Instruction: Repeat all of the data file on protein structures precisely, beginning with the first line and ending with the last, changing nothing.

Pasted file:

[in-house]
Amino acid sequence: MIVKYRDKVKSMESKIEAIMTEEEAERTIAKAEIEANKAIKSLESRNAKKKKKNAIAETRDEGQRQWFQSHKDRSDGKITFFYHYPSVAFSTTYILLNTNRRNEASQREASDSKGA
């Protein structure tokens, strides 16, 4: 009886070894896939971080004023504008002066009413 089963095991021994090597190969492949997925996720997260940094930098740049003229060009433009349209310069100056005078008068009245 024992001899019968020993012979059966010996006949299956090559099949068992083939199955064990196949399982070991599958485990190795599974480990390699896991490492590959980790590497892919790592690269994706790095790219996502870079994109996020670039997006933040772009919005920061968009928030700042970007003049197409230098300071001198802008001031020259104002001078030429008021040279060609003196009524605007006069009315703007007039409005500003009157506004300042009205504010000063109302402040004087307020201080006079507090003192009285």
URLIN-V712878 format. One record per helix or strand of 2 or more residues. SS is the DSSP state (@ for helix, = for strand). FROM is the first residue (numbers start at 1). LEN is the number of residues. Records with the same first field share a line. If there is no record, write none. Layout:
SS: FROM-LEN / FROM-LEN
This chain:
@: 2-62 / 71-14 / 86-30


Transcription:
[in-house]
Amino acid sequence: MIVKYRDKVKSMESKIEAIMTEEEAERTIAKAEIEANKAIKSLESRNAKKKKKNAIAETRDEGQRQWFQSHKDRSDGKITFFYHYPSVAFSTTYILLNTNRRNEASQREASDSKGA
């Protein structure tokens, strides 16, 4: 009886070894896939971080004023504008002066009413 089963095991021994090597190969492949997925996720997260940094930098740049003229060009433009349209310069100056005078008068009245 024992001899019968020993012979059966010996006949299956090559099949068992083939199955064990196949399982070991599958485990190795599974480990390699896991490492590959980790590497892919790592690269994706790095790219996502870079994109996020670039997006933040772009919005920061968009928030700042970007003049197409230098300071001198802008001031020259104002001078030429008021040279060609003196009524605007006069009315703007007039409005500003009157506004300042009205504010000063109302402040004087307020201080006079507090003192009285």
URLIN-V712878 format. One record per helix or strand of 2 or more residues. SS is the DSSP state (@ for helix, = for strand). FROM is the first residue (numbers start at 1). LEN is the number of residues. Records with the same first field share a line. If there is no record, write none. Layout:
SS: FROM-LEN / FROM-LEN
This chain:
@: 2-62 / 71-14 / 86-30